Video

Video US Gay Marriage Ruling Yields Real-life Impact

Friday’s landmark Supreme Court decision legalizing same-sex marriage throughout the United States is an outcome few thought possible just years ago, and shows a nation that increasingly tolerates and even celebrates the hopes and aspirations of gay people. VOA’s Michael Bowman spoke to a same-sex couple that will benefit from the high court ruling, and to a Christian scholar who is apprehensive about its potential consequences for America’s faith community.
Video

Video Syrians Flee IS Advance in Hasaka

The Syrian government said Monday it has taken back one of several districts in Hasaka overrun by Islamic State militants. But continued fighting elsewhere in the northern city has forced thousands of civilians from their homes. In this report narrated by Bill Rodgers, VOA Kurdish Service reporter Zana Omer describes the scene in Amouda, where some of the displaced are taking refuge.
Video

Video Rabbi Hits Road to Heal Jewish-Muslim Relations in France

France is on high alert after last week's terrorist attack near the city Lyon, just six months after deadly Paris shootings. The attack have added new tensions to relations between French Jews and Muslims. France’s Jewish and Muslim communities also share a common heritage, though, and as far as one French rabbi is concerned, they are destined to be friends. From the Paris suburb of La Courneuve, Lisa Bryant reports about Rabbi Michel Serfaty and his friendship bus.
Video

Video S. Korea Christians Protest Gay Rights Festival

The U.S. Supreme Court decision mandating marriage equality nationwide has energized gay rights supporters around the world. Gay rights remain a highly contentious issue in a key U.S. ally, South Korea, where police did a deft job Sunday of preventing potential clashes between Christian protesters and gay activists. Kurt Achin reports from Seoul.
Video

Video Saudi Leaks Expose ‘Checkbook Diplomacy’ In Battle With Iran

Saudi Arabia’s willingness to wield its oil money on the global diplomatic stage appears to have been laid bare, after the website WikiLeaks published tens of thousands of leaked cables from Riyadh’s Ministry of Foreign Affairs. VOA's Henry Ridgwell reports.
Video

Video Nubians in Kenya Face Land Challenges

East Africa's ethnic Nubians have a rich cultural history that dates back thousands of years, but in Kenya they are facing hardships, including the loss of lands they have lived on for generations. They say the government has reneged on its pledge to award them title deeds for the plots. VOA's Lenny Ruvaga reports.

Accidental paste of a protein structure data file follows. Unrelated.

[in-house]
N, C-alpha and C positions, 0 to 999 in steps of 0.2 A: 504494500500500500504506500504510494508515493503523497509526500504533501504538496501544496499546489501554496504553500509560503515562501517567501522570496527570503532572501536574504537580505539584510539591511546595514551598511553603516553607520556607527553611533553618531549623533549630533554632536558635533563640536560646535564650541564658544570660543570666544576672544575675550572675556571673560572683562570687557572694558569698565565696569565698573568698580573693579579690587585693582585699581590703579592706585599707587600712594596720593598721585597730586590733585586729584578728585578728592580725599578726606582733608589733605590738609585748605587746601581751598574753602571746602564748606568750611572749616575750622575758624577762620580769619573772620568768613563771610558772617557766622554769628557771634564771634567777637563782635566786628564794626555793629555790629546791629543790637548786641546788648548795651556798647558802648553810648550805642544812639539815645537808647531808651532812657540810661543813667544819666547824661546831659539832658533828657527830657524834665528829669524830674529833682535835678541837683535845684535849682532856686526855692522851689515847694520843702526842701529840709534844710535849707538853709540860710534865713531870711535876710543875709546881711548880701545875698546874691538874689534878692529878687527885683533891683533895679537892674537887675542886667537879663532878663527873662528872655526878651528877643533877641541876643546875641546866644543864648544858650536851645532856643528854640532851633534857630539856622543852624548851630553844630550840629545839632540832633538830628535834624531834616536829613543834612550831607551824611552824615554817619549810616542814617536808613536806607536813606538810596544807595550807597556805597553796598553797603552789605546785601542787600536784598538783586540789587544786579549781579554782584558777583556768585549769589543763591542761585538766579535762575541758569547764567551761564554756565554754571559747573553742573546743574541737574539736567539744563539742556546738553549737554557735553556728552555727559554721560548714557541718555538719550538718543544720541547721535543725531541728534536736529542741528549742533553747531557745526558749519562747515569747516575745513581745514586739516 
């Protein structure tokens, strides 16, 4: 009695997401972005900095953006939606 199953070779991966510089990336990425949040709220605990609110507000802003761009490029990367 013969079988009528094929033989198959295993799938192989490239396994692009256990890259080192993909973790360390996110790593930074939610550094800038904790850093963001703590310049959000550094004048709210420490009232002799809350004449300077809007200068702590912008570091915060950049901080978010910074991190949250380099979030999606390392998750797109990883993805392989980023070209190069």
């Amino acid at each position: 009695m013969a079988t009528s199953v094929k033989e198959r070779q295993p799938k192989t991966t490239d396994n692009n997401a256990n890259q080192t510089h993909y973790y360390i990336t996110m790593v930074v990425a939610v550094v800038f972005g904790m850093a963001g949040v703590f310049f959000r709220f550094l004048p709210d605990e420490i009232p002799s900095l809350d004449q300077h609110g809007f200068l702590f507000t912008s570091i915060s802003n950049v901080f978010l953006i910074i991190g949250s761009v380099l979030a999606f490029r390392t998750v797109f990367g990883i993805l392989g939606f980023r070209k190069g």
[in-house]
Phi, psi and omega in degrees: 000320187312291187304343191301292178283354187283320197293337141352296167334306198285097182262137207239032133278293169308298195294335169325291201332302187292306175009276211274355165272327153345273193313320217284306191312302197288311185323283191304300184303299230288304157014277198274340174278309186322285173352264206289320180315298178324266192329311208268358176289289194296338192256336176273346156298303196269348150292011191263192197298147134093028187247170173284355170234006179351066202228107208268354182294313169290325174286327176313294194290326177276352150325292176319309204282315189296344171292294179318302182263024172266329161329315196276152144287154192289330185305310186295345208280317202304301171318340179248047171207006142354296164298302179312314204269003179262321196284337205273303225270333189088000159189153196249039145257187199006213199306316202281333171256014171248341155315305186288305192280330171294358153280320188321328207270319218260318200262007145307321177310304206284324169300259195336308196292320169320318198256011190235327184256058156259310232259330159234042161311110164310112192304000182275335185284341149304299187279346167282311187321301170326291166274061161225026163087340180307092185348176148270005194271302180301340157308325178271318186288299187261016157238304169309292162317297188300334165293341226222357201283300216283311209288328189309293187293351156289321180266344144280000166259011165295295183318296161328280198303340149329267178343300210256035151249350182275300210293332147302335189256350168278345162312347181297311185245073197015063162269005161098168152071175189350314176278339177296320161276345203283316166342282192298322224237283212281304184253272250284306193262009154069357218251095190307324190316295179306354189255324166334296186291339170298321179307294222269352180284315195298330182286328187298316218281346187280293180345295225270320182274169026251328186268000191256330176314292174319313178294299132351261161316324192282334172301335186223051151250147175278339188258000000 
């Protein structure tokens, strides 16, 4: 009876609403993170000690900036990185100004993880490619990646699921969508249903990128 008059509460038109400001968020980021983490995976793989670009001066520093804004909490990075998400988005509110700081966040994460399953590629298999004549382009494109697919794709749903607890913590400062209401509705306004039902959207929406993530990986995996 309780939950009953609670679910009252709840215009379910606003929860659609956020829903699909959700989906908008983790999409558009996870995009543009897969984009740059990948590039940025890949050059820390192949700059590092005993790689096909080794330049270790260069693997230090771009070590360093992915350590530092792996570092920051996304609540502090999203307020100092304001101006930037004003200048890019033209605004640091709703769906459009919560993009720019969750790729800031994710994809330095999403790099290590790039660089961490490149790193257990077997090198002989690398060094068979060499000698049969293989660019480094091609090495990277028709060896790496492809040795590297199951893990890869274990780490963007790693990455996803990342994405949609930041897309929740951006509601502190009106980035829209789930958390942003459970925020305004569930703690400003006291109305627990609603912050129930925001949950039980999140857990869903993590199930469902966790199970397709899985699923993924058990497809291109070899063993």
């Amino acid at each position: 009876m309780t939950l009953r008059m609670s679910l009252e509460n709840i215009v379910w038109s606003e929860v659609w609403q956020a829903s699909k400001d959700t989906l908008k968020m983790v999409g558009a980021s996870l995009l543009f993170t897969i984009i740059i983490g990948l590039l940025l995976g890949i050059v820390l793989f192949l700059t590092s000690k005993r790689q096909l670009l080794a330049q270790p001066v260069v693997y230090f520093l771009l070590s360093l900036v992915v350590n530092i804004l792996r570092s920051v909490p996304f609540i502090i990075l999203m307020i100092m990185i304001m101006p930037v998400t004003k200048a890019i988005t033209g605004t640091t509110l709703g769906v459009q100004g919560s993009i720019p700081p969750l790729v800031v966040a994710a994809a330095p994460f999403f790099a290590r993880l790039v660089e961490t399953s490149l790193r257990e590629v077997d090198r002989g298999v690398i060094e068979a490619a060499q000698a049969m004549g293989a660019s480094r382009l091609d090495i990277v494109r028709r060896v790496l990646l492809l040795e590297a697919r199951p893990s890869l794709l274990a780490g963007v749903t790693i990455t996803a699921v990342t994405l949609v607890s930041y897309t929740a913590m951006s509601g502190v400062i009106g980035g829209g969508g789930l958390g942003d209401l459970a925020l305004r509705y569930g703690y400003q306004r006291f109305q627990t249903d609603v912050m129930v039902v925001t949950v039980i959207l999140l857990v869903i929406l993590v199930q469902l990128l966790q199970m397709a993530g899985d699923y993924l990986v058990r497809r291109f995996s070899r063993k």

Video

Video Syrian Refugees Return to Tal Abyad

Syrian refugees in Turkey confirm they left their hometown of Tal Abyad because of intense fighting and coalition airstrikes, not because Kurdish fighters were engaged in ethnic cleansing, as some Turkish officials charged. VOA Kurdish Service reporter Zana Omer, in Tal Abyad, finds that civilians coming back to the town agree, as we hear in this report narrated by Roger Wilkison.
Video

Video Military Experts Question New Russian Tank Capabilities

Russia has been showing off its new tank design – the Armata T-14. Designers claim it is 20 years ahead of current Western designs - and driving it feels like playing a computer game. But military analysts question those assertions, and warn the cost could be too heavy a burden for Russia’s struggling economy. Henry Ridgwell reports.
Video

Video In Kenya, Police Said to Shoot First, Ask Questions Later

An organization that documents torture and extrajudicial killings says Kenyan police were responsible for 1,252 shooting deaths in five cities, including Nairobi, between 2009 and 2014, representing 67 percent of all gun deaths in the areas reviewed. Gabe Joselow has more from Nairobi.
Video

Video In Syrian Crisis, Social Media Offer Small Comforts

Za’atari, a makeshift city in Jordan, may be the only Syrian refugee camp to tweet its activities, in an effort to keep donors motivated as the war in Syria intensifies and the humanitarian crisis deepens. Inside the camp, families say mobile phone applications help hold together families that are physically torn apart. VOA’s Heather Murdock reports.
Video

Video Chemical-Sniffing Technology Fights Australia's Graffiti Vandals

Cities and towns all over the world spend huge amounts of resources battling graffiti writers who deface buildings, public transport vehicles and even monuments. Authorities in Sydney, Australia, hope a new chemical-sniffing technology finally will stop vandals from scribbling on walls in the passenger areas of commuter trains. VOA’s George Putic has more.
Video

Video Cambodia Struggling to Curb Child Labor

Earlier this year a United Nations report found 10 percent of Cambodian children aged 7-14 are working – one of the highest rates in the region – and said one in four children in that age bracket are forced to quit school to help their families. Although the child labor rate has dropped over the past decade, Cambodia has a lot more to do – including keeping more children in school. Robert Carmichael reports for VOA from Phnom Penh.

VOA Blogs